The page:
Addressing anxiety and depression among youth

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ANXIETY is common among Thomasians, according to the UST Counseling and Career Center (CCC).

Results of the “depression scale report” of the CCC for Academic Year 2013-2014, the most recent data, yielded an average score of 57.21, which suggested that Thomasians, mostly sophomores, were feeling lethargic, sad and disinterested but that the score was “not enough to warrant a diagnosis for depression.”

The report added that none of the respondent groups got an average score of 60-69, the significant value indicating if depression was present or not.

The American Psychological Association defines anxiety as “an emotion characterized by feelings of tension, worried thoughts and physical changes like increased blood pressure.”

According to Dr. Encarnita Ampil of the UST Hospital Department of Neurology and Psychiatry, anxiety and depression are the two most common psychiatric illnesses with the same biological basis—medication and therapy.

“[Anxiety] is a pathological disease because for no reason you suddenly feel symptoms like being uneasy, restlessness, palpitation, butterflies in the stomach, coldness, hotness and difficulty in swallowing,” Ampil said in an interview.

Observable behaviors among students with high scores include exhaustion, habitual disinterest on enjoyable activities, sadness, hopelessness and isolation.

Marissa Nicassio, head guidance counselor of the Faculty of Engineering, said the statistics helped identify depression cases in the University but did not paint an accurate picture of the Thomasian population.

“There are times when students who consult us only feel confused and not depressed,” Nicassio said.

Chronic anxiety leads to depression

UST CCC Director Lucila Bance enumerated the usual causes of anxiety and depression among Thomasians such as parents’ separation, high expectations from parents, conflict within romantic relationships, lack of attention, bullying, loss of possessions, identity crisis and genetics in some cases.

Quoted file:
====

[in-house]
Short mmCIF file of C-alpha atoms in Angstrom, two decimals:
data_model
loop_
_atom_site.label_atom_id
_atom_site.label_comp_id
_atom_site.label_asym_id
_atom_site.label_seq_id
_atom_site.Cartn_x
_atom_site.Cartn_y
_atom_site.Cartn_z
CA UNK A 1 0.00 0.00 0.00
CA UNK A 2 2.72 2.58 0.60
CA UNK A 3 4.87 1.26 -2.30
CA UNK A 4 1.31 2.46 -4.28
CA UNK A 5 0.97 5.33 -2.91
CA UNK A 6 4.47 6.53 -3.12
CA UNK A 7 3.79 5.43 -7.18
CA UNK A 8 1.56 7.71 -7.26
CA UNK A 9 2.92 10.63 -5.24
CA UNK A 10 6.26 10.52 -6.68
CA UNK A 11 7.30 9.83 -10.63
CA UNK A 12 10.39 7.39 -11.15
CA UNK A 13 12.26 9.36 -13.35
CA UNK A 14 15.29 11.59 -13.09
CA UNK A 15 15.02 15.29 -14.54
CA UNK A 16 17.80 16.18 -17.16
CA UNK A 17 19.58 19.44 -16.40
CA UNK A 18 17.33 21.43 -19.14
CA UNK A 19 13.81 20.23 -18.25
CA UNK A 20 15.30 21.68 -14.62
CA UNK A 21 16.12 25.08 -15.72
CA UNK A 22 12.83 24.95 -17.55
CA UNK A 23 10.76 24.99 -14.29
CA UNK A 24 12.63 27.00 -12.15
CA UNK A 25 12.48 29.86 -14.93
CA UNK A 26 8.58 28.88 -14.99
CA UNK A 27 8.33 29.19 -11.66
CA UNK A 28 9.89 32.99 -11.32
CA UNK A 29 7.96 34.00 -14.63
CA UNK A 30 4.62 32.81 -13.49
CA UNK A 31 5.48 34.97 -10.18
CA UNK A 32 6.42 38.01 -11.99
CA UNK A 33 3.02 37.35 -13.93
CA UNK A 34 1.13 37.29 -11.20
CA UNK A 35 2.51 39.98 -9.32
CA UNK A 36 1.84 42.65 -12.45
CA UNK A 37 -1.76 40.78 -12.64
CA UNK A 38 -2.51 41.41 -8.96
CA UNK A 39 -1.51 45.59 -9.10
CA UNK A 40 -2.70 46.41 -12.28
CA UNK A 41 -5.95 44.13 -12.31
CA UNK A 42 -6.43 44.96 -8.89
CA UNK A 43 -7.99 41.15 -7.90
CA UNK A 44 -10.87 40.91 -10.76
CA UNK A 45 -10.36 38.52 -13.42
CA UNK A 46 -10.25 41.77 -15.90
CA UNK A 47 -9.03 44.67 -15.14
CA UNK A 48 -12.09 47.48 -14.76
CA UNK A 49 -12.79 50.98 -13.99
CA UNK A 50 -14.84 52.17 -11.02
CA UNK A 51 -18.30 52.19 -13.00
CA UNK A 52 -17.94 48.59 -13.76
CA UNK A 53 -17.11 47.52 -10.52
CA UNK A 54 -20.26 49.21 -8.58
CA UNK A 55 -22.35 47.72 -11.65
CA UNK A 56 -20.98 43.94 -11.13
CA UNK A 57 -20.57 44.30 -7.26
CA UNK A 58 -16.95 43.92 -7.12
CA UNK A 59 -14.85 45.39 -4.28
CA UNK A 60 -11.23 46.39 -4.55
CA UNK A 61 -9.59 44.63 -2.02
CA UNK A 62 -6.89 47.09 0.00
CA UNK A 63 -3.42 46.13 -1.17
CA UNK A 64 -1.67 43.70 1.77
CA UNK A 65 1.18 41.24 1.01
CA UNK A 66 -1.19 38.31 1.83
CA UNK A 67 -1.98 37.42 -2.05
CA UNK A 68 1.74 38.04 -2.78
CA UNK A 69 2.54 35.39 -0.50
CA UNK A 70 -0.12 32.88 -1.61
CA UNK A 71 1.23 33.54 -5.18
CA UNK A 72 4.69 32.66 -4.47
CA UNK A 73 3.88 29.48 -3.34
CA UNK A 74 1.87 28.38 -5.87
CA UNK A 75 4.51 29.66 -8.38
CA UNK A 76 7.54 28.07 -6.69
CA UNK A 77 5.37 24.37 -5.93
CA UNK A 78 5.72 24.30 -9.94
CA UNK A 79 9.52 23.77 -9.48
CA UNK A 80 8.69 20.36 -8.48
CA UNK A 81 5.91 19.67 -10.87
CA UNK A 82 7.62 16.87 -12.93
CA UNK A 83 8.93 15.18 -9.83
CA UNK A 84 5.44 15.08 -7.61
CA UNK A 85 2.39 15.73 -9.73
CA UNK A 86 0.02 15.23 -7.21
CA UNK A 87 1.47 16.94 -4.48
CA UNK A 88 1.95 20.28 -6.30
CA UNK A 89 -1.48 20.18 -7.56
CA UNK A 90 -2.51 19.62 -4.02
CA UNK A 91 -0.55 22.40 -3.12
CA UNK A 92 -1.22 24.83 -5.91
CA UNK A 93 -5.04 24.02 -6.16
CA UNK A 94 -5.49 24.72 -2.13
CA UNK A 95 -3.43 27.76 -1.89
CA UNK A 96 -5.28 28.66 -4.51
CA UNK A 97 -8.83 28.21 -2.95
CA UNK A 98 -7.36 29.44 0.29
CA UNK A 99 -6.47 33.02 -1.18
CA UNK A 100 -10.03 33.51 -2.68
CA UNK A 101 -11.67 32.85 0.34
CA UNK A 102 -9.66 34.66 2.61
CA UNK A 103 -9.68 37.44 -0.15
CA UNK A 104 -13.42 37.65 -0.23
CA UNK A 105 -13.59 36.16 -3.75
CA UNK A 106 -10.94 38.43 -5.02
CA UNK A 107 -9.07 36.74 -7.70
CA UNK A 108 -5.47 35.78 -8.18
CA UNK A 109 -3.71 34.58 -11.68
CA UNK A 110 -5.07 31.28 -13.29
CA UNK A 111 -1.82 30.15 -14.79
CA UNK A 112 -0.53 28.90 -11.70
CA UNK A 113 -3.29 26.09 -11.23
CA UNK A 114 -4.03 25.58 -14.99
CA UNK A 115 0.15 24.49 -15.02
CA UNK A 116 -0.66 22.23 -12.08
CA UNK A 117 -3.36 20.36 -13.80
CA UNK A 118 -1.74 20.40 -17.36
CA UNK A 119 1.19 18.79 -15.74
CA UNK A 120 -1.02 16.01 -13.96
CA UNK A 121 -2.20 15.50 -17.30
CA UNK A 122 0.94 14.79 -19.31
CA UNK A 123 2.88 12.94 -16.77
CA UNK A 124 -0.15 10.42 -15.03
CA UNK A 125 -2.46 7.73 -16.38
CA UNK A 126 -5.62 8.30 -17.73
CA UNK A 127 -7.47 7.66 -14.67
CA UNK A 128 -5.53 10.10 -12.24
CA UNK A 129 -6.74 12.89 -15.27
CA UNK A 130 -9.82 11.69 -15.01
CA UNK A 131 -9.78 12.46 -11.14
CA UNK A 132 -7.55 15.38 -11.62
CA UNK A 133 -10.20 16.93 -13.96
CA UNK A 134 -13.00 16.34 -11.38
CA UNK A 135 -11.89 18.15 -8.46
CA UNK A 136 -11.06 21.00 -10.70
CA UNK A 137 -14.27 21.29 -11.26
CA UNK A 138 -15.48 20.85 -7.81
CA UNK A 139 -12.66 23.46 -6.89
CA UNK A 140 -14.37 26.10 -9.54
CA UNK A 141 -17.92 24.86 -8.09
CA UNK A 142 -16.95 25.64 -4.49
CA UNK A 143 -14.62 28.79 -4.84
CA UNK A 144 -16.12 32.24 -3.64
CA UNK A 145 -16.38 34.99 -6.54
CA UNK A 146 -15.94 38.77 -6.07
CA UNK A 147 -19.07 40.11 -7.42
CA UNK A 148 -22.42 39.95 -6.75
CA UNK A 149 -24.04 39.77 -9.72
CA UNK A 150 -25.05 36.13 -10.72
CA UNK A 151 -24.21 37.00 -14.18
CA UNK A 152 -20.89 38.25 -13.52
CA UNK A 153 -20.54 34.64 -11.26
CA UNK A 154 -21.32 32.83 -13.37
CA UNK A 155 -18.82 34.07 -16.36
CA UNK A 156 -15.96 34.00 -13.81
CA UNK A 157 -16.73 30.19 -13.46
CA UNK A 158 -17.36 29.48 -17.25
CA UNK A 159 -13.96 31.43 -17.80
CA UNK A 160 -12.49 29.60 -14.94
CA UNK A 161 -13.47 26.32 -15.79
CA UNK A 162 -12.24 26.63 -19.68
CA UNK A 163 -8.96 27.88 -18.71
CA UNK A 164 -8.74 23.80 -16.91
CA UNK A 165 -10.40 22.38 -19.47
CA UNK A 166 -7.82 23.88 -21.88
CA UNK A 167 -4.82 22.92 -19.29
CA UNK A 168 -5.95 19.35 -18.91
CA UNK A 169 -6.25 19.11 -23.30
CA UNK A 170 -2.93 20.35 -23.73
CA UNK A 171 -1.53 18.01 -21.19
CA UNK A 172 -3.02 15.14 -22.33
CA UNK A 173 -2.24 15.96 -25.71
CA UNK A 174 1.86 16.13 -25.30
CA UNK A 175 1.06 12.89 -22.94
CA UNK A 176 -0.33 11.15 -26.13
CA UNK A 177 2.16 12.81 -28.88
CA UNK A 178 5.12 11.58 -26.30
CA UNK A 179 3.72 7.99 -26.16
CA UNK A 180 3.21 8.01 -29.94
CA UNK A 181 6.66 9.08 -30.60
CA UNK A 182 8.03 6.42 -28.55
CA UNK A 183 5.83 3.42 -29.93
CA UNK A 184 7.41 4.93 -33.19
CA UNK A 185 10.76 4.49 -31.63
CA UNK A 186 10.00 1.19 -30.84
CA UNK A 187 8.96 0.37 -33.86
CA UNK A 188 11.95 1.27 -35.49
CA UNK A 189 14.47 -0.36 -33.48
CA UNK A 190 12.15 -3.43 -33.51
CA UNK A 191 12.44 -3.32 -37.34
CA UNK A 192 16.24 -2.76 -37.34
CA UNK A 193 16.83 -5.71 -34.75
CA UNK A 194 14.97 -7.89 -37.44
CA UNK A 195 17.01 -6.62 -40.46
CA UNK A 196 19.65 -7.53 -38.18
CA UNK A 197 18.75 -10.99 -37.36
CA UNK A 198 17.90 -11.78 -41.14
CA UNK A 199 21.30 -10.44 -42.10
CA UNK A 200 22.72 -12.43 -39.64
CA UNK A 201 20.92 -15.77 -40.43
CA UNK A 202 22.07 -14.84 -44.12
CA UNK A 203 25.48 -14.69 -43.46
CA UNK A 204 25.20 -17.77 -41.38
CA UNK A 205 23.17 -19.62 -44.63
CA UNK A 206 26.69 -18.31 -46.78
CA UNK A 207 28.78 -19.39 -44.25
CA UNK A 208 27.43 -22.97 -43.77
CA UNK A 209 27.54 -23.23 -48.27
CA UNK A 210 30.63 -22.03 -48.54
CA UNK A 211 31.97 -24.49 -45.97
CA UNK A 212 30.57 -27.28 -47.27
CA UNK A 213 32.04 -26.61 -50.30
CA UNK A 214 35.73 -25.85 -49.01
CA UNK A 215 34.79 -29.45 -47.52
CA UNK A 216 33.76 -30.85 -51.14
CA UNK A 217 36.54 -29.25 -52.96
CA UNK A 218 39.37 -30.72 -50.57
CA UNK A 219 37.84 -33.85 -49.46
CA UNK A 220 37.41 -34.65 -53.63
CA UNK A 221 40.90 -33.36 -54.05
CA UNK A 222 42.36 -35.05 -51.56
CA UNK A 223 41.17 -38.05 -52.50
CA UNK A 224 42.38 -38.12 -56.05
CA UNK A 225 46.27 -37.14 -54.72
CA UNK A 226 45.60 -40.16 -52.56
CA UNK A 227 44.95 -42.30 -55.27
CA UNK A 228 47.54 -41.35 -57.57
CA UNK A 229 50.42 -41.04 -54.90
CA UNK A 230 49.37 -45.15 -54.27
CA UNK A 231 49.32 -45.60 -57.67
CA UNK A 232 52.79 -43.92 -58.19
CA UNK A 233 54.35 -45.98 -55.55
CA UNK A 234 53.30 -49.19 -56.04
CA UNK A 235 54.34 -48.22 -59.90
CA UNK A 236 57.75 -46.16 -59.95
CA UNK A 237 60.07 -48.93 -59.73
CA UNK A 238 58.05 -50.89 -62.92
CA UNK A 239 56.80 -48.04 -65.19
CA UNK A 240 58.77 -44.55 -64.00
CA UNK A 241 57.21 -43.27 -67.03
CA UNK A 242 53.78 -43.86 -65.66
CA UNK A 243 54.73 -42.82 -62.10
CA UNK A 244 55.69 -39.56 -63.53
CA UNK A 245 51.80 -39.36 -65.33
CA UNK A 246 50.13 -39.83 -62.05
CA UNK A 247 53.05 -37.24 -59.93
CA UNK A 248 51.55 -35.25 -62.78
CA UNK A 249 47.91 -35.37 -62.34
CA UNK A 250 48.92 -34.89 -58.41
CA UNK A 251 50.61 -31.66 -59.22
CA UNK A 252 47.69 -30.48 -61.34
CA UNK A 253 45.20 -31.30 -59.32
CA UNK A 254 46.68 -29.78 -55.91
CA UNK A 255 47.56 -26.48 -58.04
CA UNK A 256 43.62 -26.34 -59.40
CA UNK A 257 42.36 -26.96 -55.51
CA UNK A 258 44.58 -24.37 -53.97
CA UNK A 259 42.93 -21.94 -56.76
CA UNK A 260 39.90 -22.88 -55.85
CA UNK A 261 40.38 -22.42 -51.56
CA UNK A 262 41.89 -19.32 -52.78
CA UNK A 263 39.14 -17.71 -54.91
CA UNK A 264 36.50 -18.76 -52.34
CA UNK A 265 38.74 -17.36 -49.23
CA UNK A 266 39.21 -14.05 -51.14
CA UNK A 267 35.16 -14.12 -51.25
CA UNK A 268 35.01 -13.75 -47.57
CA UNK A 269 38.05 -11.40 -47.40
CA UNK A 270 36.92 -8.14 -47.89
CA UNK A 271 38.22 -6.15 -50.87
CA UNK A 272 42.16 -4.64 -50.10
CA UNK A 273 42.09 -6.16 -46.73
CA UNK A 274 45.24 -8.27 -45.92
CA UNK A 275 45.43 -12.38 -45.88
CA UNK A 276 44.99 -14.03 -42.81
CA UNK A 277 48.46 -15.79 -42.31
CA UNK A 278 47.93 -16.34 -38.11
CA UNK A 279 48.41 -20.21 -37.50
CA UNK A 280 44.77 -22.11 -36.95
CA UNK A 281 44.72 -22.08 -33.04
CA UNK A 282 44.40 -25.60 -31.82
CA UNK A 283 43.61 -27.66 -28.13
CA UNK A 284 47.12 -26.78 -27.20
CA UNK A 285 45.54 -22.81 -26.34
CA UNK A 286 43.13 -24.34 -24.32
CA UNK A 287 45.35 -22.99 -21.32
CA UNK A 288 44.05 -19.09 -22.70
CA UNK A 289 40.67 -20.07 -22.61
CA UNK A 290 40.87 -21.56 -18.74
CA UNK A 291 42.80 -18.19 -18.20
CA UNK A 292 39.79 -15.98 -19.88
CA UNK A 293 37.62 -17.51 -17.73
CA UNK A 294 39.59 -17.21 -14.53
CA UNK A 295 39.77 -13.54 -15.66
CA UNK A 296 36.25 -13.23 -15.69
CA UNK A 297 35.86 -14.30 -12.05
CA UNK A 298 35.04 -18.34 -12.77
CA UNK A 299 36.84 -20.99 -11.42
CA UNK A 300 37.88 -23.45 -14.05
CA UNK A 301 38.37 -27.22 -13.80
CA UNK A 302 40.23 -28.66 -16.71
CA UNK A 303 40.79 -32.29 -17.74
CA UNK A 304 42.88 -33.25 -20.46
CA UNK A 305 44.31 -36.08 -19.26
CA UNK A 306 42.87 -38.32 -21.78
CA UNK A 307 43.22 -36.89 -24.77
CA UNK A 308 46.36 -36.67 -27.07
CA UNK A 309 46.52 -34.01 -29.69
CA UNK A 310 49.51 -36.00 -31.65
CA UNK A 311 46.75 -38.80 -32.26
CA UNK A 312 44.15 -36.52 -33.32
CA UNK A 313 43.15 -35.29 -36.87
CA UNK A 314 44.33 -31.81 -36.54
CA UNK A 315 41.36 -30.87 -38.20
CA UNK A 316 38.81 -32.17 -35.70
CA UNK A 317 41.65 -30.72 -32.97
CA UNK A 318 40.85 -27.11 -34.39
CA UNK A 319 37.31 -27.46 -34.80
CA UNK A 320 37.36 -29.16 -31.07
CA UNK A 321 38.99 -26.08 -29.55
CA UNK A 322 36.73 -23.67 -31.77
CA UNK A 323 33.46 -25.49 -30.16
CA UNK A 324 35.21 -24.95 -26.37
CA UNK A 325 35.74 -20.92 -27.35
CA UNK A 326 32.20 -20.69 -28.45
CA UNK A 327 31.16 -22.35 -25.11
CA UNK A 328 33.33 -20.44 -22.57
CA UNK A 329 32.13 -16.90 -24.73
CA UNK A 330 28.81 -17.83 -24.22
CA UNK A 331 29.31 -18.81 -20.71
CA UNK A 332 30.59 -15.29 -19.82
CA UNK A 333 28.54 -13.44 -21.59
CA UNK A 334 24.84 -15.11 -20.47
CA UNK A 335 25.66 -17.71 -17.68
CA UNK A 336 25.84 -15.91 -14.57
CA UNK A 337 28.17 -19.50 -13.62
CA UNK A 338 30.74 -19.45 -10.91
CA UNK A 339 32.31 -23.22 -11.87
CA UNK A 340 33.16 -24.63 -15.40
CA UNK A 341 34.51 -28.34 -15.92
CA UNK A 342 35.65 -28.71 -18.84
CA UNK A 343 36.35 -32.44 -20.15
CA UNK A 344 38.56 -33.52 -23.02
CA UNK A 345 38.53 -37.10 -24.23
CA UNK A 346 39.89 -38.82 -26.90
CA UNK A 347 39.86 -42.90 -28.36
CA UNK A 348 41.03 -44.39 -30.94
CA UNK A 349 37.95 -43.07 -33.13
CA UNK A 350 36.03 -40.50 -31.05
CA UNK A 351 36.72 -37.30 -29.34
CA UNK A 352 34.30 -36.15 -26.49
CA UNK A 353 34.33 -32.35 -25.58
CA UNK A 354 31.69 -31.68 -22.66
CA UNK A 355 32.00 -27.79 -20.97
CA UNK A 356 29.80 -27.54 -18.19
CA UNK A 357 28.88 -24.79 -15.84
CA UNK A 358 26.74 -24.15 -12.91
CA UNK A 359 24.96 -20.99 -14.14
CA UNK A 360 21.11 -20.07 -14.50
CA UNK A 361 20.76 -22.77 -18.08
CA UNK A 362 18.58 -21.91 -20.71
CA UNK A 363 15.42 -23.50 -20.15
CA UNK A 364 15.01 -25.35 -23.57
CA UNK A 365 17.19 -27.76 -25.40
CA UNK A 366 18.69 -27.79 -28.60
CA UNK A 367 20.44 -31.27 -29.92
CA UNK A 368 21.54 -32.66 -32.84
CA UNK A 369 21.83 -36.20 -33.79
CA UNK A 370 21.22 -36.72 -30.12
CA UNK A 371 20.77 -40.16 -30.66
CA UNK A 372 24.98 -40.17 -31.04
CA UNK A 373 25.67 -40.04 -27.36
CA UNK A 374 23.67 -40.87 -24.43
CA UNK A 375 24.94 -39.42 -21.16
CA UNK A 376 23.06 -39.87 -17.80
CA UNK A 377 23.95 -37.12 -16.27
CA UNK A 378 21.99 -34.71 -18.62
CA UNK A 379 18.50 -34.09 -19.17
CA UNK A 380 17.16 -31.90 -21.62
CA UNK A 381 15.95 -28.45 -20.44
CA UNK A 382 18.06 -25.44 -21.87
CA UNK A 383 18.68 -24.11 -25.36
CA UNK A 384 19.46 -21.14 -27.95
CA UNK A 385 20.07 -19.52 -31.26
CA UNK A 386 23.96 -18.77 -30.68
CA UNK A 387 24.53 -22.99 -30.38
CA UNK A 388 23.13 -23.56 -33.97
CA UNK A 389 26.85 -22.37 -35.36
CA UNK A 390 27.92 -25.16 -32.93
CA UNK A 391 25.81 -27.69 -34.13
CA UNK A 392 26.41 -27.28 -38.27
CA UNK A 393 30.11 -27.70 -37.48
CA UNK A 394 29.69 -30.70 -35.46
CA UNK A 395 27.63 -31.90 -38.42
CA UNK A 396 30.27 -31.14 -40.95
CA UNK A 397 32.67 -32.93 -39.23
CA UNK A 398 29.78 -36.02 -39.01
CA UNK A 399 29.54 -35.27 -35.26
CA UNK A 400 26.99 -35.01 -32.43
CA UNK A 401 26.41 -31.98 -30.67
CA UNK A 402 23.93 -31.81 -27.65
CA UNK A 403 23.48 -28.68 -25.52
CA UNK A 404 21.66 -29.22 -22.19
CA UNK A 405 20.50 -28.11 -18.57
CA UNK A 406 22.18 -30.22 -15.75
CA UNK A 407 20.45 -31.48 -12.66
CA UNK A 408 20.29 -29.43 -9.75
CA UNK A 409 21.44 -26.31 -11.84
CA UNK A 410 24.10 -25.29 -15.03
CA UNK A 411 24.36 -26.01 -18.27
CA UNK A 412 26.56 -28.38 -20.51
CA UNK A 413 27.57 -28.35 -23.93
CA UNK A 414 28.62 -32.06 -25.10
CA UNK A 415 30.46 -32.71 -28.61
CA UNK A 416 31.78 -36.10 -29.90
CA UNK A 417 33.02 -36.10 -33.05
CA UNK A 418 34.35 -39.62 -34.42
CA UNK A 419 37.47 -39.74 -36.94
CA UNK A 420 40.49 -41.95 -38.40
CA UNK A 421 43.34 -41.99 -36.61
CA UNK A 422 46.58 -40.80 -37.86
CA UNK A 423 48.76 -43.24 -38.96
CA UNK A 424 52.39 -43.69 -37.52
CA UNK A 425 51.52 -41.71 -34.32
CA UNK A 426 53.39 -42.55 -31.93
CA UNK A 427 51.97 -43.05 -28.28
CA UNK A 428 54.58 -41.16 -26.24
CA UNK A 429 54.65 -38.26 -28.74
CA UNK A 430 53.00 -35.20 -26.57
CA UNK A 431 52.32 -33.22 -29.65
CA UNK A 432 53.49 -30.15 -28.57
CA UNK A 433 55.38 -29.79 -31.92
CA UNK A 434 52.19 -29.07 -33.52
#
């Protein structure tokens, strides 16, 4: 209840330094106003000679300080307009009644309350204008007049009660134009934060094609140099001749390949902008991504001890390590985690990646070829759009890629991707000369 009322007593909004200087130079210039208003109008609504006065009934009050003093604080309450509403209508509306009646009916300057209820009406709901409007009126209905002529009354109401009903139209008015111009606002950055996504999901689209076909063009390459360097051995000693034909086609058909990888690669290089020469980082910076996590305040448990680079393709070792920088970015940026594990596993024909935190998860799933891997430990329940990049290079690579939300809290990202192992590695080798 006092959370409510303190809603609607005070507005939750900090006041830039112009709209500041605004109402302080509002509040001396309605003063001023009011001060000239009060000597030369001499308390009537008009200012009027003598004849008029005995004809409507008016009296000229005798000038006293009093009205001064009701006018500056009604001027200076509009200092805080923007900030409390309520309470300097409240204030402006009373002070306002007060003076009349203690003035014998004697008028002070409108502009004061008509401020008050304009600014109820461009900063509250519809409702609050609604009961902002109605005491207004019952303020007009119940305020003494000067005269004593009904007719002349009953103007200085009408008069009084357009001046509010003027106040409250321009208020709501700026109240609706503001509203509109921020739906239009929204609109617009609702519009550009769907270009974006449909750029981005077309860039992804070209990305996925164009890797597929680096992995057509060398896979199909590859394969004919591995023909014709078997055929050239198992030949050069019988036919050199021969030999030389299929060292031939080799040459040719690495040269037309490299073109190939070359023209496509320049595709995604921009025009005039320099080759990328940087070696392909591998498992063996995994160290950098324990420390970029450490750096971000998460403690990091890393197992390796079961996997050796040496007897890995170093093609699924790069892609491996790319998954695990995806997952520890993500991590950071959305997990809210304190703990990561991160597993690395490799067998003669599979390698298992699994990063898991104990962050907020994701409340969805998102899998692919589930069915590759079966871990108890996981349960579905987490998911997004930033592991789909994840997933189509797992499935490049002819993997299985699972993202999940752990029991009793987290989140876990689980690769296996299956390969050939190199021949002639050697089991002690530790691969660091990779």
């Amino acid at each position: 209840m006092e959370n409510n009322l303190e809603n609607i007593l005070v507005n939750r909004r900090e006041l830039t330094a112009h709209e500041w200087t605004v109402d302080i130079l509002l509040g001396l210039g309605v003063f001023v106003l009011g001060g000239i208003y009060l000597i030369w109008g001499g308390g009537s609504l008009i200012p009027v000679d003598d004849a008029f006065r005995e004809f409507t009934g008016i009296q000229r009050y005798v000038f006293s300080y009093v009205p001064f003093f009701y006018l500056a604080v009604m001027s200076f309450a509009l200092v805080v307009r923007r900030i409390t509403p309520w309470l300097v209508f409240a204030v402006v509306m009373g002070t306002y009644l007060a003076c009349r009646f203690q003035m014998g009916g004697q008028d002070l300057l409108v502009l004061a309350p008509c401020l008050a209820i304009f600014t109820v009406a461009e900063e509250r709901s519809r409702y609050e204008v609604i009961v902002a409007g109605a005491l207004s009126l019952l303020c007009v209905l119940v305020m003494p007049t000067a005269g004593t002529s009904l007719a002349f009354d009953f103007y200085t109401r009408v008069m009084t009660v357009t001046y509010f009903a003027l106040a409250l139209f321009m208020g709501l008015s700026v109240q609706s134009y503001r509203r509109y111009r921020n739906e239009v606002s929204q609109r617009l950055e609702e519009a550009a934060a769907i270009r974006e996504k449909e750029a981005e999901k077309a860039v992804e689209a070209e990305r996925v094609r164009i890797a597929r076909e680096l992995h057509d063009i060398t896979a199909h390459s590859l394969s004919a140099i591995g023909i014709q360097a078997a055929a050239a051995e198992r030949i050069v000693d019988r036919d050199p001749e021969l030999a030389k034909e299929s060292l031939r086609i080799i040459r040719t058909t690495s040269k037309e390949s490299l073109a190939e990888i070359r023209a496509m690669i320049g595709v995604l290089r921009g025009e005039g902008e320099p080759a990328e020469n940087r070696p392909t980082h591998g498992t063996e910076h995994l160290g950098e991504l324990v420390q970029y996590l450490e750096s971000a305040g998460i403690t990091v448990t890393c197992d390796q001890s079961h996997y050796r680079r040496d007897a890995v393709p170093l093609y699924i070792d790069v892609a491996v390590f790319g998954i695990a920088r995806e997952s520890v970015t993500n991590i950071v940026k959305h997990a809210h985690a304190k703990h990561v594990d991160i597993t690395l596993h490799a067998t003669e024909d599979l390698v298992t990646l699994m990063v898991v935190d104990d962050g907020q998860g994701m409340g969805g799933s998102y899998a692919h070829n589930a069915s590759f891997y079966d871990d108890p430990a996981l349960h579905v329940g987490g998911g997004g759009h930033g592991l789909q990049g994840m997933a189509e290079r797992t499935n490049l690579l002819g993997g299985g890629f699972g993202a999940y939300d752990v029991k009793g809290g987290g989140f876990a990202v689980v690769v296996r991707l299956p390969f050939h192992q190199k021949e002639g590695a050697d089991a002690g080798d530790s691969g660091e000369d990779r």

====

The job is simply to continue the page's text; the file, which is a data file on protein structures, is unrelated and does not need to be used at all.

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“Counseling may work well for some people, but for others medical support and therapy may be needed,” Bance said in an interview.

People experiencing anxiety can bounce back more easily to their normal mood or behavior than those who are depressed.

“Depression has no immediate recovery. Most of the time, the person will feel low,” Ampil said.

Dr. Nicole Tangco, resident psychologist of the University of the East-Ramon Magsaysay Memorial Medical Center, said five out of the nine criteria in the latest edition of the Diagnostic and Statistical Manual of Mental Disorders (DSM-V) must be experienced by an individual for at least two weeks to be considered “clinically depressed.”

The DSM-V is a thorough classification of psychiatric disorders published by the American Psychiatric Association. It categorizes the nine criteria of the major depressive disorder, namely depressed moods, diminished interest or pleasure in activities, observable weight loss or gain, insomnia or hypersomnia, psychomotor agitation, fatigue, feeling of worthlessness or excessive guilt, indecisiveness or diminished ability to concentrate, and suicidal tendency.

According to the DSM-V, either the first or second criterion—depressed moods and diminished interest or pleasure in activities—“must always be present” along with the other four conditions for a person to be diagnosed with depression.

In the University, counseling and case management, with its core program “Thomasian Resources for Intensifying Student Empowerment,” provides services such as interviews, counseling and assessment “to facilitate and enhance students’ self-awareness for empowered decision-making,” Nicassio said.

Fighting anxiety

Ampil explained the possible solutions to cure anxiety and depression, the most common kinds of mental disorders.

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“There is a biological basis where certain neurotransmitter chemicals in our brain control our behavior and the way we think,” Ampil said.

The specific treatments for anxiety include pharmacological agent medications to target abnormal transmitters and provide psychotherapy, depending on the need of the patient.

“A lot of people suffer with depression because of a tumultuous environment. If families have the bond and a positive relationship, a lot of these will not happen,” Ampil added.

Ampil and Tangco agreed that psychosocial support or family involvement was the best cure for anxiety and depression.

“[Medication] is useless if the patient will do it alone. But if he feels someone empathizes with him, then he would be able to cope,” Ampil said. John Paul P. Corpuz and Monica M. Hernandez

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